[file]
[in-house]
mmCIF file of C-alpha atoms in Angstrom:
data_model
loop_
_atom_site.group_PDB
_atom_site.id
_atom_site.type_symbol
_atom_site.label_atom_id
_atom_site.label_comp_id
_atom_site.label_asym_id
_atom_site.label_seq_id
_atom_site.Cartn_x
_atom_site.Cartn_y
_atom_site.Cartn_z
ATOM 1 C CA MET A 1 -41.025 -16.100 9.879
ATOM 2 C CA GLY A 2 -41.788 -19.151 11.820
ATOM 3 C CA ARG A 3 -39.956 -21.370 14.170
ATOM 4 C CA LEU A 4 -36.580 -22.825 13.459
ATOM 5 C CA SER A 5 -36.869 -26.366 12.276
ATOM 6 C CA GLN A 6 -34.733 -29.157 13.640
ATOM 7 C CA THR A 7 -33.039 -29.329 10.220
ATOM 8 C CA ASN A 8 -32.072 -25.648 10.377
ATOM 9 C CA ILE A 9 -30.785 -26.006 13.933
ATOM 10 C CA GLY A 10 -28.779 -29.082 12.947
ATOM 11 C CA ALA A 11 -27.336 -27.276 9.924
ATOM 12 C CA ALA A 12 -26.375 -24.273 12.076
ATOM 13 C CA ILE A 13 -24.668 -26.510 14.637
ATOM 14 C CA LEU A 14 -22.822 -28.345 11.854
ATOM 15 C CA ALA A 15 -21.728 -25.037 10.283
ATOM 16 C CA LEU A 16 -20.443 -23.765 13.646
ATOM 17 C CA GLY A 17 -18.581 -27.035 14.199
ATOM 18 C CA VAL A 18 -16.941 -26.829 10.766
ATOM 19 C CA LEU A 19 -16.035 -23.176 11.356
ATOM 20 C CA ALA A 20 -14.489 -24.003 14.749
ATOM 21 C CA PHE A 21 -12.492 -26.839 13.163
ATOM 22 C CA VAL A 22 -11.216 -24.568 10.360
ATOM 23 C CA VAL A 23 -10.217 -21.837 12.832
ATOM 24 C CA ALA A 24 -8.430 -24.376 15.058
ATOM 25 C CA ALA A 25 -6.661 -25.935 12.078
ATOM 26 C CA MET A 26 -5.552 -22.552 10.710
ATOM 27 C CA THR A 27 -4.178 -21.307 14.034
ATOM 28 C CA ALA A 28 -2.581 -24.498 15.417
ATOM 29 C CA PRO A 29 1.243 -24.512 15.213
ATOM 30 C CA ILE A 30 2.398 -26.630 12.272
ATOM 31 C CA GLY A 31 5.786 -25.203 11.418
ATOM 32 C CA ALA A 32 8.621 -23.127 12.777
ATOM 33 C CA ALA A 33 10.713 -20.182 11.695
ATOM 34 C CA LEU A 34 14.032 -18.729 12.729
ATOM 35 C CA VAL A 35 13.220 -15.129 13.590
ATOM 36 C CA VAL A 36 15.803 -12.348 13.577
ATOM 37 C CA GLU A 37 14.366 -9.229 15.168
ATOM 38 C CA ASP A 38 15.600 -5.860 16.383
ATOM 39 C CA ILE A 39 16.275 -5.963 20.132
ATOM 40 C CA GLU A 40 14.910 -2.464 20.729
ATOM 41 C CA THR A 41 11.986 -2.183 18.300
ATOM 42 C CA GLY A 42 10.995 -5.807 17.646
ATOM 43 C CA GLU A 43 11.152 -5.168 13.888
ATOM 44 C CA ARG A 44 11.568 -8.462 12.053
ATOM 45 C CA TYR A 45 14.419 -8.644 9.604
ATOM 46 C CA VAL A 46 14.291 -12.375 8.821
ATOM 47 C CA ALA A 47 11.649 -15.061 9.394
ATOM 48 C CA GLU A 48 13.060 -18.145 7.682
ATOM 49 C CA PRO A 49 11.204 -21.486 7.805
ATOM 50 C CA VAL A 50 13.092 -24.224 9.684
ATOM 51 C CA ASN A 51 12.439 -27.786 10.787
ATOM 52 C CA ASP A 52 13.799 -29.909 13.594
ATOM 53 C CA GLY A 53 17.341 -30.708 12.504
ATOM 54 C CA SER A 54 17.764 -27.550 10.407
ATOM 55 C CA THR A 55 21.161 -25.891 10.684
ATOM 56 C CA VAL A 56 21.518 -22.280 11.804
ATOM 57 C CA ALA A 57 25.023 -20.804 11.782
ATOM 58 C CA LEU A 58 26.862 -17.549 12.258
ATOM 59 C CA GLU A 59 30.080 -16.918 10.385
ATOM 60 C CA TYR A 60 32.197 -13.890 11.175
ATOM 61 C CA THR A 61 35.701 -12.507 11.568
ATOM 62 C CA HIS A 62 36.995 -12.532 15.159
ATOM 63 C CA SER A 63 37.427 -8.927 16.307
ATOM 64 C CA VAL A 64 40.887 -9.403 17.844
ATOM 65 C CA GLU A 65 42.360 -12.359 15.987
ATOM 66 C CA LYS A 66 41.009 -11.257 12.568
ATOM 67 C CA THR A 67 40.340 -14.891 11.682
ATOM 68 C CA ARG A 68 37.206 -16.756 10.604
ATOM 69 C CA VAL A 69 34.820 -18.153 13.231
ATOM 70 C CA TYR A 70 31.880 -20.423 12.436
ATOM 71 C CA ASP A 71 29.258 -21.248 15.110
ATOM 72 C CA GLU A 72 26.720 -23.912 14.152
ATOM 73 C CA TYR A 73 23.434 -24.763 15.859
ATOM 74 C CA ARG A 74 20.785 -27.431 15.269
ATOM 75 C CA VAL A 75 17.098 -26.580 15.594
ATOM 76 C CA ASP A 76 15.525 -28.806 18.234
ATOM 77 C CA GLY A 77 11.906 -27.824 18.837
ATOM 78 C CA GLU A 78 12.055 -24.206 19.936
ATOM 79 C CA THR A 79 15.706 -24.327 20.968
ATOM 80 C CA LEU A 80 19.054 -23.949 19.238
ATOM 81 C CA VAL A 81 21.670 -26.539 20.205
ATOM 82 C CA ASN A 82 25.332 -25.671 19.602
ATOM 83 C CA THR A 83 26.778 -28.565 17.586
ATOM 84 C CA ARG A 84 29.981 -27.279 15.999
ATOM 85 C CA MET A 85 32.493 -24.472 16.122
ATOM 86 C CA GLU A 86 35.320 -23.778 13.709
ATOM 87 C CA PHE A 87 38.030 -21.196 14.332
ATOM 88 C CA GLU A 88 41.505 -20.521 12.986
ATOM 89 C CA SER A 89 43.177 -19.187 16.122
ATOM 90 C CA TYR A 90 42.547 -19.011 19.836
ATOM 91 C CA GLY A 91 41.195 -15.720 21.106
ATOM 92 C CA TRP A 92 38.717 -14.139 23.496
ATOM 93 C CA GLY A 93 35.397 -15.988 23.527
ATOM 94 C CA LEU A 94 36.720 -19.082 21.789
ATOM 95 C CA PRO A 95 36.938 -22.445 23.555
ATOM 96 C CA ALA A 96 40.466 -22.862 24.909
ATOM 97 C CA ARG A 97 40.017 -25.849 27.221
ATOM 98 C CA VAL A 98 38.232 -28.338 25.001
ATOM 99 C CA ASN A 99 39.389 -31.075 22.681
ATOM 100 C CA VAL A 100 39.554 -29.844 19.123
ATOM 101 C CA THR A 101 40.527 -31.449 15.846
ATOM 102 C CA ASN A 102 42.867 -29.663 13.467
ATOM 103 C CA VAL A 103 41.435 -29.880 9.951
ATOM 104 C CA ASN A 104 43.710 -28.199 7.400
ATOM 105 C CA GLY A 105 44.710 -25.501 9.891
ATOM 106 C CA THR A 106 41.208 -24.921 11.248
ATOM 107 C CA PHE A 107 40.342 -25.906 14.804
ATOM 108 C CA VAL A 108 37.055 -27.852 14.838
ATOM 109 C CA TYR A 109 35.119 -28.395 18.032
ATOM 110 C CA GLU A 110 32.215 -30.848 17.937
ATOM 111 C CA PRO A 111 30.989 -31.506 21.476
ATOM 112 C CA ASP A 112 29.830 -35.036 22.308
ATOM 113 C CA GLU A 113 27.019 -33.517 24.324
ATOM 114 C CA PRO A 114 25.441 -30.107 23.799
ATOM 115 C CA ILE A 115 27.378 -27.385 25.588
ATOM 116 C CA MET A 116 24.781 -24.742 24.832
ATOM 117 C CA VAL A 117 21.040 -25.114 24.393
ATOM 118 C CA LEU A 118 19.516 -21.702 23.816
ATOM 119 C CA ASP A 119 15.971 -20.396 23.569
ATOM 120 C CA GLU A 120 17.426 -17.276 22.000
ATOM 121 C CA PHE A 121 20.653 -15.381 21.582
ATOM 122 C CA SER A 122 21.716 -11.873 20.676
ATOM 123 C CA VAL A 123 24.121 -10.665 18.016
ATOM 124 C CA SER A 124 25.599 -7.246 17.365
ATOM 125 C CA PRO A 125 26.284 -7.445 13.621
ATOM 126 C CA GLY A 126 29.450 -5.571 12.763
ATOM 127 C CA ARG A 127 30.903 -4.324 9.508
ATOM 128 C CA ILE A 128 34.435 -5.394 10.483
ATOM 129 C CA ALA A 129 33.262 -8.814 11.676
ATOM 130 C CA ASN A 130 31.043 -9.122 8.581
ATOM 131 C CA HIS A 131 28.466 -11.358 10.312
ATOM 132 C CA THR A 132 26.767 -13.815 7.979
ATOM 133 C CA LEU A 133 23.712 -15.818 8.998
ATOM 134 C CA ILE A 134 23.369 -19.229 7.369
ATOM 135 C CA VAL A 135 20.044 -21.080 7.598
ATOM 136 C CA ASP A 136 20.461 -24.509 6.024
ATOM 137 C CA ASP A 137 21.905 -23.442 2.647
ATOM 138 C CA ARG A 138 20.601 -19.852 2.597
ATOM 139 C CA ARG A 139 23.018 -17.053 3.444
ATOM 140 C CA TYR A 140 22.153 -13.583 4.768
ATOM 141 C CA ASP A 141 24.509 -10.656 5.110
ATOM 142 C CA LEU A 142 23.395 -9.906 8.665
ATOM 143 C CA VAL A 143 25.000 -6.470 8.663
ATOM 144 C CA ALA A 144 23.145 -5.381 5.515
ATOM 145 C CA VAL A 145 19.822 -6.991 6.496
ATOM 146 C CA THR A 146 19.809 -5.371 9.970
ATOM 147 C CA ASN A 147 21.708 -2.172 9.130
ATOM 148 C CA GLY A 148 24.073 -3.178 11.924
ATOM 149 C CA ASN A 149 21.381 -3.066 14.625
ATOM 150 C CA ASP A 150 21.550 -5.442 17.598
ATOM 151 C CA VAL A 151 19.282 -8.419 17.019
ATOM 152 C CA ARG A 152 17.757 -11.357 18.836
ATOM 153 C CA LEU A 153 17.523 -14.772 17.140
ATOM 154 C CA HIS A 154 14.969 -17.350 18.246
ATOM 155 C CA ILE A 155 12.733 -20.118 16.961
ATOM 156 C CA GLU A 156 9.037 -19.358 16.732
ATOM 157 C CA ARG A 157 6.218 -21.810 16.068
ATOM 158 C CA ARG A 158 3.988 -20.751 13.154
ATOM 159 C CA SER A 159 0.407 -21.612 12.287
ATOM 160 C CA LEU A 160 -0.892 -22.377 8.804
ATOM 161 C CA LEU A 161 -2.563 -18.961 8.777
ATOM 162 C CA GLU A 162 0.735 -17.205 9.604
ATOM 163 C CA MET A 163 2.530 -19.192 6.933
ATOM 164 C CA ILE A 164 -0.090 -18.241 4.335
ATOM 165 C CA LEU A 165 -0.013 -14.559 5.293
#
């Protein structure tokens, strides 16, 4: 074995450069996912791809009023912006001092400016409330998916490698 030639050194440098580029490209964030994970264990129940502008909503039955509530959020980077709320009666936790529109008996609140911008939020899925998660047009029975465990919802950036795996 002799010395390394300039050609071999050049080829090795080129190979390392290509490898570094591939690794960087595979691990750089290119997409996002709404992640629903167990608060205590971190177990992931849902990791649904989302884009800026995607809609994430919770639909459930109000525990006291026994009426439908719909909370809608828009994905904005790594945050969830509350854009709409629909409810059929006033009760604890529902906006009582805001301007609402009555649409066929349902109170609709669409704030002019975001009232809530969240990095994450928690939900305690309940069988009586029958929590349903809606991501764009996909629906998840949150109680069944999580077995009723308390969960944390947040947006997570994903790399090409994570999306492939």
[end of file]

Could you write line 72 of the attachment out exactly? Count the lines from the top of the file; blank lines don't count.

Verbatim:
ATOM 58 C CA LEU A 58 26.862 -17.549 12.258